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A new way of processing cowpeas brings affordable nutrition to children

As the Covid-19 pandemic evolves, its complex connections with food security are developing too.
Local diets need to be sustainable, linked to human health and environmental sustainability. shutterstock/ Jaime Garcia M

Lockdowns have disrupted livelihoods and trade. Food prices have increased. The World Food Programme estimates that over 270 million people are at risk of food insecurity around the globe – an increase from 135 million at the beginning of 2020.

The Food and Agriculture Organisation’s Committee on World Food Security has also noted the impact of the pandemic on hunger in low-income countries that rely on food imports.

About half of Africa’s population is estimated to be food insecure, according to McKinsey, though it also notes that “the continent’s agricultural and food systems retain some resilience” thanks to some recent strong harvests.

The pandemic has re-emphasised the need for policies that reduce reliance on food imports, protect local food systems and create local employment opportunities.

Countries need to support producers of nutritious foods that are suitable for local environments and accessible to the poor.

Examples of this kind of food are cowpeas and sorghum grains, which are both indigenous to many African countries. I conducted research into how they can be made into a nutritious ready-to-eat meal for young children.

Indigenous foods in local food systems


Indigenous and naturalised crops have the advantage of being suited to growing in a particular environment. Traditions develop around the preparation and serving of food made from these crops.

Sorghum and cowpeas are important crops with multiple food uses. Sorghum is the fifth most important cereal crop in the world and the most grown cereal in sub-Saharan Africa, after maize. Cowpeas are a pulse type of legume similar to common beans.

Both plants can thrive in all environments, especially in arid and semi-arid areas where other crops fail. They are often grown in mixed or inter-cropped systems in countries such as Niger, Nigeria, Malawi, Mozambique, Tanzania and Zimbabwe.

In South Africa both sorghum and cowpeas are commonly produced and consumed in the Limpopo, Gauteng, Mpumalanga, North West and KwaZulu-Natal provinces. They are a source of energy, protein, minerals and phytochemicals.

Both sorghum and cowpeas are a cost-effective source of nutrition to improve the diets of low-income consumers and offer cost-effective nutrition and income generation potential in many rural drought-prone communities.

This is where my research came in. I tested technologies to develop an affordable product with enhanced mineral and protein content. The grains were dehulled to remove the outer seed coat, milled, and either micronised or extruded. Micronisation and extrusion are both high-temperature short-time heat treatments. The result was a ready-to-eat sorghum and cowpea porridge supplemented with a cowpea leaf relish which proved to be suitable for the nutrition of young children.

The porridge contained good hydration properties, meaning it can easily be mixed with water to create an instant product with good protein and lysine content – which is an essential nutrient necessary for bodily functions such as mineral absorption and supporting the immune system. The product also had good iron and zinc bio-accessibility. This means that these nutrients have the ability to be released in the digestive system, making them available for absorption when consumed. The porridge meets at least 40% of the daily nutrient requirements of protein, iron and zinc for children in a daily serving.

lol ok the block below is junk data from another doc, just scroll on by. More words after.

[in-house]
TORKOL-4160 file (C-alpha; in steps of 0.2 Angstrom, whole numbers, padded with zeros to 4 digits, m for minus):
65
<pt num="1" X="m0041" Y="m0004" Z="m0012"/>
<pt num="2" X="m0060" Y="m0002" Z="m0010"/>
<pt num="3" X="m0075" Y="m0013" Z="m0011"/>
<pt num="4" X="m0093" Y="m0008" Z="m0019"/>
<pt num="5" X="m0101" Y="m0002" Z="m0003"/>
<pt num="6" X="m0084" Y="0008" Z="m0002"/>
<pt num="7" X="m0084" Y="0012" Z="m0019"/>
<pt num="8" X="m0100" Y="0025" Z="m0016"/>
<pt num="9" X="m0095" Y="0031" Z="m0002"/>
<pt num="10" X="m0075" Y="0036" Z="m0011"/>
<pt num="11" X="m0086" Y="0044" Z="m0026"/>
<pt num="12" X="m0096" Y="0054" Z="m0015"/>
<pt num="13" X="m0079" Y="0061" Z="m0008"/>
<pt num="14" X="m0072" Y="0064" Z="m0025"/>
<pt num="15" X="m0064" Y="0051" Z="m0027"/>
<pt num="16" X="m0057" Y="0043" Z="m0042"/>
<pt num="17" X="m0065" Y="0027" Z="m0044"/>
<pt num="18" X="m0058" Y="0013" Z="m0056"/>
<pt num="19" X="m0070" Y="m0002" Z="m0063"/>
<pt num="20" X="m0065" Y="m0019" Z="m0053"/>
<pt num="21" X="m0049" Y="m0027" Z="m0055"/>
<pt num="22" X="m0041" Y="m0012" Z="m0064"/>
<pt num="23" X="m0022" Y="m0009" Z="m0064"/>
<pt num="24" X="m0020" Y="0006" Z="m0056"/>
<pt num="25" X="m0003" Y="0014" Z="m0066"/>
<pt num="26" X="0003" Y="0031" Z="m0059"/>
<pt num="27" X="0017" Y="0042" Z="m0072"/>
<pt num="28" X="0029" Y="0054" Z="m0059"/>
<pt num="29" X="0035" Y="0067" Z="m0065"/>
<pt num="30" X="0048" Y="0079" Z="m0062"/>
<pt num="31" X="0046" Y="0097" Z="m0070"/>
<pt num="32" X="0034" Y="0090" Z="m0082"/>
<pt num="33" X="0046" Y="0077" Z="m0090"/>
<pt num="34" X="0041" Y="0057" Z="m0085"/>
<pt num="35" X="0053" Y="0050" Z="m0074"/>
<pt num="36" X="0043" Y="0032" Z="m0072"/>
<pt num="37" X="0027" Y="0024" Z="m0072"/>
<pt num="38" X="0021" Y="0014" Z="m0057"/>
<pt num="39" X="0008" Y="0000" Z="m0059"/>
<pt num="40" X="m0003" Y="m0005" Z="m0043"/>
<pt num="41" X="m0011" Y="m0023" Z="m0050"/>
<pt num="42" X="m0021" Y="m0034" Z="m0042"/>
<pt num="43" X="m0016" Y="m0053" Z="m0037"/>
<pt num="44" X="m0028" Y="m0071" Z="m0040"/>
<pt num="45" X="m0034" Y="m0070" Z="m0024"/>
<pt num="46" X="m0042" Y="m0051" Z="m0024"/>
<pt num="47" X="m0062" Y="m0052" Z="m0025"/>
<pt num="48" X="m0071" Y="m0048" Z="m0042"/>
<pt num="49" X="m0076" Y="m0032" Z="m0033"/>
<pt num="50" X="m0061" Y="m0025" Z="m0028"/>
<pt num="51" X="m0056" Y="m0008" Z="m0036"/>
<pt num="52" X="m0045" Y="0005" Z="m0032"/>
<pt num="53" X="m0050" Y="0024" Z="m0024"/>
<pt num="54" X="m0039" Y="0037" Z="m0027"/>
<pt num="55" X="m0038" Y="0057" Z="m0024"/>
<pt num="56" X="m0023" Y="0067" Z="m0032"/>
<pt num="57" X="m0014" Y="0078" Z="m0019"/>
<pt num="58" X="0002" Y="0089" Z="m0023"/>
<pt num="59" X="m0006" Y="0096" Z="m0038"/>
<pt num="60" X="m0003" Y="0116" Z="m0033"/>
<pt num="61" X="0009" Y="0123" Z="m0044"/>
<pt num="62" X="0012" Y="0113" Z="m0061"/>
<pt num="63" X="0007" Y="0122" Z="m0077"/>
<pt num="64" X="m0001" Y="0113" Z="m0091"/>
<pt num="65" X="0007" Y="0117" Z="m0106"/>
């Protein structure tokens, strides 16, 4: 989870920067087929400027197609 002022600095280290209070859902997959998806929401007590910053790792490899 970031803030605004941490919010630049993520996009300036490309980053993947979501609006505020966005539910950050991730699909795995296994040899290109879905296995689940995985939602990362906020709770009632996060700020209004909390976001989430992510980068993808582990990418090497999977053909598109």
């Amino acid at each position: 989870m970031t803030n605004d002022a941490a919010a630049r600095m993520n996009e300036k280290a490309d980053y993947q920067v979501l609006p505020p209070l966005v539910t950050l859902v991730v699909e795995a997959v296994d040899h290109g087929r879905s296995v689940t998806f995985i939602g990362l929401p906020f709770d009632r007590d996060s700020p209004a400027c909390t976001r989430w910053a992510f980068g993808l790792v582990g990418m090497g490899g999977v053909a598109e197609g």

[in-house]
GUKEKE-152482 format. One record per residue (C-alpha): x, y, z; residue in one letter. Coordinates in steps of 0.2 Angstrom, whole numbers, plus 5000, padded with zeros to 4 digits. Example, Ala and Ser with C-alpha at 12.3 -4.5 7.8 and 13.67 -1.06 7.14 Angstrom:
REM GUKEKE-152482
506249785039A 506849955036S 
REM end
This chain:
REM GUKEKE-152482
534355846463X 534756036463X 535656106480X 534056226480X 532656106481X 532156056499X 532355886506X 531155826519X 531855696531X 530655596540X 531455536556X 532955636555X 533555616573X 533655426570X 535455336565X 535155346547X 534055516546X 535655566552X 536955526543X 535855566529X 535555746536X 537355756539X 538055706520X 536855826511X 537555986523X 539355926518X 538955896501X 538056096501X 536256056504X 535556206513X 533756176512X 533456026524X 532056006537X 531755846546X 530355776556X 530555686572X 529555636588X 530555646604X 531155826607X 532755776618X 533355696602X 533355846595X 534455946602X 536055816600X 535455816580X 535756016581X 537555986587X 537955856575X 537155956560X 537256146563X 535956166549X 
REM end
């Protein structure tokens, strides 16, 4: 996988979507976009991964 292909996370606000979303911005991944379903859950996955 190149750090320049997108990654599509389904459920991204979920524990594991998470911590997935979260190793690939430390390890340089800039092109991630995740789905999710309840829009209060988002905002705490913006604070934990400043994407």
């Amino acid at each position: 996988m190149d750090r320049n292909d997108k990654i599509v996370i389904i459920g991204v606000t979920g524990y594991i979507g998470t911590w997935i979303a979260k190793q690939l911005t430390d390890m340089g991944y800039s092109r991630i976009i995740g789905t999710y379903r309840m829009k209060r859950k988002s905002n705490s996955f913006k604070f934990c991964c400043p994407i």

My research revealed that the processing technologies used to make the porridge could be used in resource-poor communities to reduce the cooking time of hard-to-cook legumes. The technology – involving infrared heat and steam – is an investment that smallholder farmers wanting to produce the meal can benefit from economically in the long term. An added benefit of these technologies is that they can enhance the nutritional value and reduce the anti-nutrient content of the meal produced from the grains. Anti-nutrients are compounds that prevent the absorption of some essential nutrients when a product that contains them is consumed.

In addition, using locally suitable technologies such as this to process food can create local businesses and employment opportunities.

Going forward


Even before the Covid-19 pandemic threatened food security worldwide, there was a need to promote sustainable food systems.

Now there is a growing interest and focus on transformation that will meet the demands of a growing world population with diminishing resources. Reducing the vulnerabilities that come with being too reliant on imported foods doesn’t mean cutting off all trade. It requires building diversity, decent livelihoods for workers and opportunities for small and medium-scale farmers in more sustainable local food supply chains.

This article is republished from The Conversation under a Creative Commons license. Read the original article.


SOURCE

The Conversation Africa
The Conversation Africa is an independent source of news and views from the academic and research community. Its aim is to promote better understanding of current affairs and complex issues, and allow for a better quality of public discourse and conversation.
Go to: https://theconversation.com/africa

About the author

Nokuthula Vilakati is Postdoctoral research at the Institute for Food, Nutrition and Well-being, University of Pretoria.
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